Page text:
A Brooklyn native, born March 26, 1951, who became a computer science pioneer during his nearly 30-year career at U.C. Berkeley. He passed away on March 15, 2013.
Wilensky joined the Berkeley faculty after receiving a bachelor's degree in mathematics and a Ph.D. in computer science, both from Yale University. His many research interests included natural language processing, language analysis and production and artificial intelligence. One of Wilensky's most notable research contributions to the field was the UC Berkeley Digital Library Project, launched in the early years of the World Wide Web to develop techniques to make books and research materials from any library available online. The project also linked technical material together so that different layers of information can be selectively displayed and linked to other documents. This became commonplace on the Web and in tools like Google Earth. During Wilensky's tenure at UC Berkeley, he served as chair of the Computer Science Division, founder and director of the Berkeley Cognitive Science Program, director of the Berkeley Artificial Intelligence Research Project, and board member of the International Computer Science Institute. He also helped found U.C.'s School of Information and Management Sciences (now the School of Information). Wilensky was named Fellow of the Association for Computing Machinery (ACM) in recognition for his research contributions to the areas of natural language processing and digital libraries, as well as for his outstanding leadership in computer science. In addition, he was an honorary member of the Golden Key National Honor Society, and a Fellow of the American Association for Artificial Intelligence. He also served as an ACM National Lecturer.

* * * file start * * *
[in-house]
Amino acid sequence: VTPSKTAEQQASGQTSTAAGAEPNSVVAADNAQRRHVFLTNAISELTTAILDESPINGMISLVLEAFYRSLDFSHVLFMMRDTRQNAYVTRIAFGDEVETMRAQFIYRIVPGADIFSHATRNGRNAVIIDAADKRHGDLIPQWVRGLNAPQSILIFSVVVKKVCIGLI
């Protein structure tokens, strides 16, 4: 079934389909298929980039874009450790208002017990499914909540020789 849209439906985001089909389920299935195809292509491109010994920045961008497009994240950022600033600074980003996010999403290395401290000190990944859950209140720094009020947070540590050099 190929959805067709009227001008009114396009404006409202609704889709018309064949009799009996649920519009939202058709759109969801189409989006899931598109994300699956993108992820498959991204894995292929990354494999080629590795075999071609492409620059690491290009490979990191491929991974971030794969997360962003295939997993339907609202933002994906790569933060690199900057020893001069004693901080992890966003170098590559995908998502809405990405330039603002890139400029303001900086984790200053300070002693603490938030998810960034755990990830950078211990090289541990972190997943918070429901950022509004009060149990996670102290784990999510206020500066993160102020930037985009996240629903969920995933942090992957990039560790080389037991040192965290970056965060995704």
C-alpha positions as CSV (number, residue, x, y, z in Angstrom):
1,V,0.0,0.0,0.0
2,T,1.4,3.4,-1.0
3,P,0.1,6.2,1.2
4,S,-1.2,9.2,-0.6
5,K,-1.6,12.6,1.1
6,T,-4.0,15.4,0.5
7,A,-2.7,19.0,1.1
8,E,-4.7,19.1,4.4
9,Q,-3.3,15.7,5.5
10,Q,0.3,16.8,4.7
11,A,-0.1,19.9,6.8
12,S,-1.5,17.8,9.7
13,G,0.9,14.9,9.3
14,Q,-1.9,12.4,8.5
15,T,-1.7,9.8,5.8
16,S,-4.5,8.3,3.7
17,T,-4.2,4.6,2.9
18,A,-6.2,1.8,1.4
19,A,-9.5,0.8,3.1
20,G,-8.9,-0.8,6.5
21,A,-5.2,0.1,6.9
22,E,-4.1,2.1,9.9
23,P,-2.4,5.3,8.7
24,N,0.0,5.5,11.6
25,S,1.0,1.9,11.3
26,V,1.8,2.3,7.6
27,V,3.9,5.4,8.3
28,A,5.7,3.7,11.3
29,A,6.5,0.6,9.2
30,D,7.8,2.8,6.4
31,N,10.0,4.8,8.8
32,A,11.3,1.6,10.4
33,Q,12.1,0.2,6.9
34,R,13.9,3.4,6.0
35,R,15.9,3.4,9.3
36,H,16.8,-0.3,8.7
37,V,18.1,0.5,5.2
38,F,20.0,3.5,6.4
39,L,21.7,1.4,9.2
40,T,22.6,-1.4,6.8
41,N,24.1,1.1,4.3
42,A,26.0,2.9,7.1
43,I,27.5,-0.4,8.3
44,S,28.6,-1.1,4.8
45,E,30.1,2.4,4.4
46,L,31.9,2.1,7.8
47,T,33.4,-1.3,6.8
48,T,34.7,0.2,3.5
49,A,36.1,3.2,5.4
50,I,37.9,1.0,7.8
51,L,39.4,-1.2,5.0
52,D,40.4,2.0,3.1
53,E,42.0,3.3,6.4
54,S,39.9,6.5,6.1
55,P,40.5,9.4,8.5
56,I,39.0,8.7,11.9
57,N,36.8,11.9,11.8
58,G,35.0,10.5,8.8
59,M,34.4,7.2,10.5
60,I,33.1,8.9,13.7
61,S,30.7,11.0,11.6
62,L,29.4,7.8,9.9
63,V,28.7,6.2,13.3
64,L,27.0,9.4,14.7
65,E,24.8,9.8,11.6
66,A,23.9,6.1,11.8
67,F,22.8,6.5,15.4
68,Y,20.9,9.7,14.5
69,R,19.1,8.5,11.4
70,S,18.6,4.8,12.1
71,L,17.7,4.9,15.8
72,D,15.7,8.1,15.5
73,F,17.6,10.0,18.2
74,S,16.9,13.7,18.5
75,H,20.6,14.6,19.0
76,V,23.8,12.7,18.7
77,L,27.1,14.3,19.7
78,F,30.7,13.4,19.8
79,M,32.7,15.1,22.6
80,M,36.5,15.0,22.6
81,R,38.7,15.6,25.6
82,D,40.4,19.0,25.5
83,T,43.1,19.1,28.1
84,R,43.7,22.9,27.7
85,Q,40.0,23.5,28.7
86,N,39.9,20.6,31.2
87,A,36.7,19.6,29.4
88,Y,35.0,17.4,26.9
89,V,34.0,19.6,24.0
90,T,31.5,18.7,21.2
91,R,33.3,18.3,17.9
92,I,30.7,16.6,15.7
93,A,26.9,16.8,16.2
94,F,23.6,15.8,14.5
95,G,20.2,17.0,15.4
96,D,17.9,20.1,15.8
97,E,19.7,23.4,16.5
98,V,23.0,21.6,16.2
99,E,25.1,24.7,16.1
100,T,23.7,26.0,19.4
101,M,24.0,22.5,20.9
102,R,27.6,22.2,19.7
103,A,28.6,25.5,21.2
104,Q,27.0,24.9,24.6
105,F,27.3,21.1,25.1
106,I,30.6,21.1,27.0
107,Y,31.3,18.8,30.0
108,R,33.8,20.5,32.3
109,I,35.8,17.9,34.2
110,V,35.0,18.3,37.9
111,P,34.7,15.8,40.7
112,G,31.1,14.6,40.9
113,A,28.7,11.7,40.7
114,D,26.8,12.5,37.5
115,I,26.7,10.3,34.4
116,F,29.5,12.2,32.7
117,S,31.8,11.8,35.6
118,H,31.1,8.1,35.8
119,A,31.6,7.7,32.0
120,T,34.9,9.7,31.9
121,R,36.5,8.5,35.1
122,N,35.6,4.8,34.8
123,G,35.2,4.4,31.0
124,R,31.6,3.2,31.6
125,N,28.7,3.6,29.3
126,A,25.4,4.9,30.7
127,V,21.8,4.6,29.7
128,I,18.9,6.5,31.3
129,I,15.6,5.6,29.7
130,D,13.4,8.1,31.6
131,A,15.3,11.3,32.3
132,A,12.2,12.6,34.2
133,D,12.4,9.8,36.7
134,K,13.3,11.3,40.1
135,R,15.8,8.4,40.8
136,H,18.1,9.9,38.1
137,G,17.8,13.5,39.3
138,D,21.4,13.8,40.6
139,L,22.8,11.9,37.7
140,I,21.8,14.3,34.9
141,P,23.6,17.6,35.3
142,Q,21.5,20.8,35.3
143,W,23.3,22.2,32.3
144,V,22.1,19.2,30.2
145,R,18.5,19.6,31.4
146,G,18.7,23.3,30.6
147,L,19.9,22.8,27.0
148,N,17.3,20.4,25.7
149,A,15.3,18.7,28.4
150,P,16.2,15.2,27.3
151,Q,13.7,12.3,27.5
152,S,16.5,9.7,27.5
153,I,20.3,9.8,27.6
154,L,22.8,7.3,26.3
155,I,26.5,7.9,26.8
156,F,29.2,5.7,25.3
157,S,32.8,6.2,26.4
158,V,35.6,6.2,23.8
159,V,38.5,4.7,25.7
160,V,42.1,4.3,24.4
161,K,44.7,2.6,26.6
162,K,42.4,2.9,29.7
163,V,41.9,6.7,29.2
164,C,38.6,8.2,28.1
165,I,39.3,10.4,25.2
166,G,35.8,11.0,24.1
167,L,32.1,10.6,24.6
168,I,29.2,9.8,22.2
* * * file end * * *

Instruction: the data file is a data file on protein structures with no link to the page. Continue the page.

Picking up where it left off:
In 2006, Wilensky suffered a debilitating cardiac arrest and retired shortly thereafter. He remained substantially disabled until his death. We laid him to rest in Gan-Shalom Cemetery on March 19, 2013. He is terribly missed by his wife of 17 years, Ann Danforth of Berkeley; his daughter Mia, 15, and son Eli, 12; his mother, Neesa Wilinsky of Brooklyn, NY; and his sister, Sandra W. Cohen of Memphis, Tenn. His father, Abraham Wilinksy, predeceased him in 2008.